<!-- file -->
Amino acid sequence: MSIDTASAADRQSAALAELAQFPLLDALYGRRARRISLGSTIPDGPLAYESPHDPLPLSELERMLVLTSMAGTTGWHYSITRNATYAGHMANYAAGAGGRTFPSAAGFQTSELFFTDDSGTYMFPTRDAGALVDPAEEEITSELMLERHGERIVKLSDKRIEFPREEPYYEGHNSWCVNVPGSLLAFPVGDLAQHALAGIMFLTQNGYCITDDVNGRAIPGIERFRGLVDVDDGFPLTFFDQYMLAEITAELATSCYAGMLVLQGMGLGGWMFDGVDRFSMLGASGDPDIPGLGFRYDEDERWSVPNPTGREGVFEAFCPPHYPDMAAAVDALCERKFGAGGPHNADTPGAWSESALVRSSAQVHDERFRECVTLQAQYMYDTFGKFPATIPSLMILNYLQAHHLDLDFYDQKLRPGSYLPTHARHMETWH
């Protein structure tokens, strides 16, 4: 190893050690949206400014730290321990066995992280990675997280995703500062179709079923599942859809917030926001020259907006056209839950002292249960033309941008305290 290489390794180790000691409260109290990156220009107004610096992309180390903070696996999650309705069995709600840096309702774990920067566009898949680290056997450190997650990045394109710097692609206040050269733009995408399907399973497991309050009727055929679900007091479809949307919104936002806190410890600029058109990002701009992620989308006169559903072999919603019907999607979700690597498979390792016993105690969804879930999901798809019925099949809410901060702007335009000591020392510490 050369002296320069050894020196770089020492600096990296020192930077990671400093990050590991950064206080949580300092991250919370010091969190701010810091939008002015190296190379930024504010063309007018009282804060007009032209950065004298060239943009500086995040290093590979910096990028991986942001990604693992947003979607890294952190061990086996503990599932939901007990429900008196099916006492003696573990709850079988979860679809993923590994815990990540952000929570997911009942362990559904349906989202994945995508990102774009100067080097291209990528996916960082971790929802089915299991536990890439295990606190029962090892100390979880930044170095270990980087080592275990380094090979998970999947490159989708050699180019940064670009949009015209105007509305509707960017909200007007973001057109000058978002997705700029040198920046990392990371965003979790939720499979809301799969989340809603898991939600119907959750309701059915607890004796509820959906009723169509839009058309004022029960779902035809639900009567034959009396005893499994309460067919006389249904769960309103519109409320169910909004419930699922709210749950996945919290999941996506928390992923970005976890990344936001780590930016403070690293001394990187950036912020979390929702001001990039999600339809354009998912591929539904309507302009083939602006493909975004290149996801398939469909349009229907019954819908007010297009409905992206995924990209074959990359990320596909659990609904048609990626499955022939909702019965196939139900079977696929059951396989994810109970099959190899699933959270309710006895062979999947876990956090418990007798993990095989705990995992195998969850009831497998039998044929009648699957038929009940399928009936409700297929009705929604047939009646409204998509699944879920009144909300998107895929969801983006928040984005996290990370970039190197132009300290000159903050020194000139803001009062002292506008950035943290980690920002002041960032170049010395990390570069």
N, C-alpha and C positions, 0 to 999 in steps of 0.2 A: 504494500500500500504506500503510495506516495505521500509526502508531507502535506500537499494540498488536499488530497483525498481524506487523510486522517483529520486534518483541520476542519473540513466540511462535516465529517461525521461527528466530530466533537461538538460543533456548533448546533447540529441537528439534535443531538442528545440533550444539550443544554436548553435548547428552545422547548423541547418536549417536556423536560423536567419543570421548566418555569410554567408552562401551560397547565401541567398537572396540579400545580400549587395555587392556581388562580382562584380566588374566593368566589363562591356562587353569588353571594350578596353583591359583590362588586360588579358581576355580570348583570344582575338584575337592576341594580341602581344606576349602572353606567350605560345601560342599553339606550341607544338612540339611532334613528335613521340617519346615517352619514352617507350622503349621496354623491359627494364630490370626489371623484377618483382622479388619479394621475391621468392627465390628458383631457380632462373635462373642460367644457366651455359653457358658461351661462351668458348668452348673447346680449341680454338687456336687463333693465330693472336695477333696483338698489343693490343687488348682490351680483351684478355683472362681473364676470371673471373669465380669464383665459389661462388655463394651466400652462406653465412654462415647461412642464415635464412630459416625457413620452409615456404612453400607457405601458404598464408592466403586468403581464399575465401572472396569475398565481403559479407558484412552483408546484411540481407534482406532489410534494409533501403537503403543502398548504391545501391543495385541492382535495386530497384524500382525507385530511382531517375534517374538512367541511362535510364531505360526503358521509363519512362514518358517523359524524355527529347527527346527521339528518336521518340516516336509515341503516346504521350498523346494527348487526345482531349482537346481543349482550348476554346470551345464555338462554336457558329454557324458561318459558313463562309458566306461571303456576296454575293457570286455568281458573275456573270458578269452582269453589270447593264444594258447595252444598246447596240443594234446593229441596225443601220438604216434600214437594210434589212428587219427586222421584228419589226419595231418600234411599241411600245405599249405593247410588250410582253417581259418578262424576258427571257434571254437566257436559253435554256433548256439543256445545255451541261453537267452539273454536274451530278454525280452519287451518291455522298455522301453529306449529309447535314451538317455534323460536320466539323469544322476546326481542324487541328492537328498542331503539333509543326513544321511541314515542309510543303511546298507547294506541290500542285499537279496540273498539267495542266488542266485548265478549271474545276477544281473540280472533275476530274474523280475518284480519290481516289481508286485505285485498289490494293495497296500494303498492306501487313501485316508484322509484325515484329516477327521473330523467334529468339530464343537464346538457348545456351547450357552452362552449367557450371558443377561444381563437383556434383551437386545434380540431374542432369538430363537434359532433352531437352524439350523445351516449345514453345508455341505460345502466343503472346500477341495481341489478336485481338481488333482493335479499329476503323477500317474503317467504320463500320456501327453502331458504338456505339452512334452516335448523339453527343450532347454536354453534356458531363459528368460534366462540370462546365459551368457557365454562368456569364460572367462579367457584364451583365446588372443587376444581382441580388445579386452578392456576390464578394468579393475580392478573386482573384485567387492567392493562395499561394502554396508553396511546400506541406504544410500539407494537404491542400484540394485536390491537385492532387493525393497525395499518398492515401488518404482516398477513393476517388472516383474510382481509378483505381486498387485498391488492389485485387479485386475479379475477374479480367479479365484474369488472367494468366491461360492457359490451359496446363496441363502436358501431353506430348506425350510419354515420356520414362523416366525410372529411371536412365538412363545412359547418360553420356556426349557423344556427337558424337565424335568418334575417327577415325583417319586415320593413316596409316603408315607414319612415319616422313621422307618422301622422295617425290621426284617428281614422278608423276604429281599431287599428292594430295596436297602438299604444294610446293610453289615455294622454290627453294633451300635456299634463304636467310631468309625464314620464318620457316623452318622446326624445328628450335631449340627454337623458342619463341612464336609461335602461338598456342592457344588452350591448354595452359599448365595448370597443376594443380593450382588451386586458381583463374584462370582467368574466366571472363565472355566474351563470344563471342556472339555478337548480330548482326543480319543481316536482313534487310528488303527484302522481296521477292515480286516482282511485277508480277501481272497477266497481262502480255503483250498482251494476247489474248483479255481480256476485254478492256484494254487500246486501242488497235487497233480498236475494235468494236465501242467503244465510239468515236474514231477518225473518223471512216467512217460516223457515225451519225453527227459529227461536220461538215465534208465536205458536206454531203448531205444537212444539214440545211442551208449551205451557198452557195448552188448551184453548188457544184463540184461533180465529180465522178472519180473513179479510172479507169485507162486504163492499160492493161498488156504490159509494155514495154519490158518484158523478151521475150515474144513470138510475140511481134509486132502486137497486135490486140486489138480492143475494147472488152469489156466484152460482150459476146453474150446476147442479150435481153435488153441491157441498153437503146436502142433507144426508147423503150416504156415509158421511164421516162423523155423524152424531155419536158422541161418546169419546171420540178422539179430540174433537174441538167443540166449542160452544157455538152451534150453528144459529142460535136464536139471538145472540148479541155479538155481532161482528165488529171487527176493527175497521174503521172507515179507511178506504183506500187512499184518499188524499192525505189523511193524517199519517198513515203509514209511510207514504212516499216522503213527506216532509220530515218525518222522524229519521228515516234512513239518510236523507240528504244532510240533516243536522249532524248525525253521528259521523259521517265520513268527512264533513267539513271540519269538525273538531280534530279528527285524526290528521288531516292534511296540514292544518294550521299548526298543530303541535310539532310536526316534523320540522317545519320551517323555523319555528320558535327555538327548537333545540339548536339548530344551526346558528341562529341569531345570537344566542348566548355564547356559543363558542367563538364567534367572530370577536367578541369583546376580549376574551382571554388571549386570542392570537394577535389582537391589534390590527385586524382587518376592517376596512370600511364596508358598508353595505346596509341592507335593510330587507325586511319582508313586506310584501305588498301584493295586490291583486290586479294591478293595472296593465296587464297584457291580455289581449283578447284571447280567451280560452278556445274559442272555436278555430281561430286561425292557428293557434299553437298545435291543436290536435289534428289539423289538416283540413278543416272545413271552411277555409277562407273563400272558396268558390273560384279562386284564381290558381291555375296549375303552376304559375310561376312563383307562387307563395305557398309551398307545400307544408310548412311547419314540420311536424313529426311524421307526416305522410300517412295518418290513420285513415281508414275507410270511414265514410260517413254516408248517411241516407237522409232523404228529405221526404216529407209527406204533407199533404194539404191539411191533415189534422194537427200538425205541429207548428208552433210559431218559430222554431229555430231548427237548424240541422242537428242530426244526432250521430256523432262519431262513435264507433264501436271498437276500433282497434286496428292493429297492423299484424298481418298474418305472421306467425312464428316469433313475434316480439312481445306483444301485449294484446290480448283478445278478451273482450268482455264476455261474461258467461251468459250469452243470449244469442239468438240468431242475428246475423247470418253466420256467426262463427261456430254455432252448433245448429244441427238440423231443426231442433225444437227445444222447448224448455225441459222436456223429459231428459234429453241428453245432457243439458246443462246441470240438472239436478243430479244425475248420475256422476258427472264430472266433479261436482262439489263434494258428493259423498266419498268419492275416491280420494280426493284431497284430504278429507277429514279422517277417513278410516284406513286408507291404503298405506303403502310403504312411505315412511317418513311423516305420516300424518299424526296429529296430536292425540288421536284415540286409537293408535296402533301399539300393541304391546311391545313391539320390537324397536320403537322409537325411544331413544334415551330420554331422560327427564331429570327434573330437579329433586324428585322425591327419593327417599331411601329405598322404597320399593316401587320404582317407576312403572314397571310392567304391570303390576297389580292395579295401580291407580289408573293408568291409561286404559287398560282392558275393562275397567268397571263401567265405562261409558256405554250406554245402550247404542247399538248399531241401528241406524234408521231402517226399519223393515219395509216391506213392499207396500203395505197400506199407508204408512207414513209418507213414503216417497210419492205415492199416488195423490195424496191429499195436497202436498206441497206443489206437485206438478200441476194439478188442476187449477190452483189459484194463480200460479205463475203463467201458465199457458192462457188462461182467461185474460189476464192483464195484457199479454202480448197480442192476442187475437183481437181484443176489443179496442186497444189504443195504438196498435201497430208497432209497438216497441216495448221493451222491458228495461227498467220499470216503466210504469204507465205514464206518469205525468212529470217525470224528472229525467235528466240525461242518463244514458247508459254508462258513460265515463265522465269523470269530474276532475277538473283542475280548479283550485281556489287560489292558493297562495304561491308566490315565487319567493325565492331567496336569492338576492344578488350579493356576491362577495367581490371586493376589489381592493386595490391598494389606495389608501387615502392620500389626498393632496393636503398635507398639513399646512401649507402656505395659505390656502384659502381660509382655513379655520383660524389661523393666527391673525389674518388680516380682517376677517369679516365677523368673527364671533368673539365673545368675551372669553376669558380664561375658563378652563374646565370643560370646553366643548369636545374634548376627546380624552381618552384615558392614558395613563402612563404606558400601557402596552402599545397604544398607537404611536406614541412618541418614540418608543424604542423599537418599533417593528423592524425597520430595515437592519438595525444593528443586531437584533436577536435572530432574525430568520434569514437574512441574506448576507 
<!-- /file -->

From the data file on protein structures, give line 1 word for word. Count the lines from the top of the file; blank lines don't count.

Amino acid sequence: MSIDTASAADRQSAALAELAQFPLLDALYGRRARRISLGSTIPDGPLAYESPHDPLPLSELERMLVLTSMAGTTGWHYSITRNATYAGHMANYAAGAGGRTFPSAAGFQTSELFFTDDSGTYMFPTRDAGALVDPAEEEITSELMLERHGERIVKLSDKRIEFPREEPYYEGHNSWCVNVPGSLLAFPVGDLAQHALAGIMFLTQNGYCITDDVNGRAIPGIERFRGLVDVDDGFPLTFFDQYMLAEITAELATSCYAGMLVLQGMGLGGWMFDGVDRFSMLGASGDPDIPGLGFRYDEDERWSVPNPTGREGVFEAFCPPHYPDMAAAVDALCERKFGAGGPHNADTPGAWSESALVRSSAQVHDERFRECVTLQAQYMYDTFGKFPATIPSLMILNYLQAHHLDLDFYDQKLRPGSYLPTHARHMETWH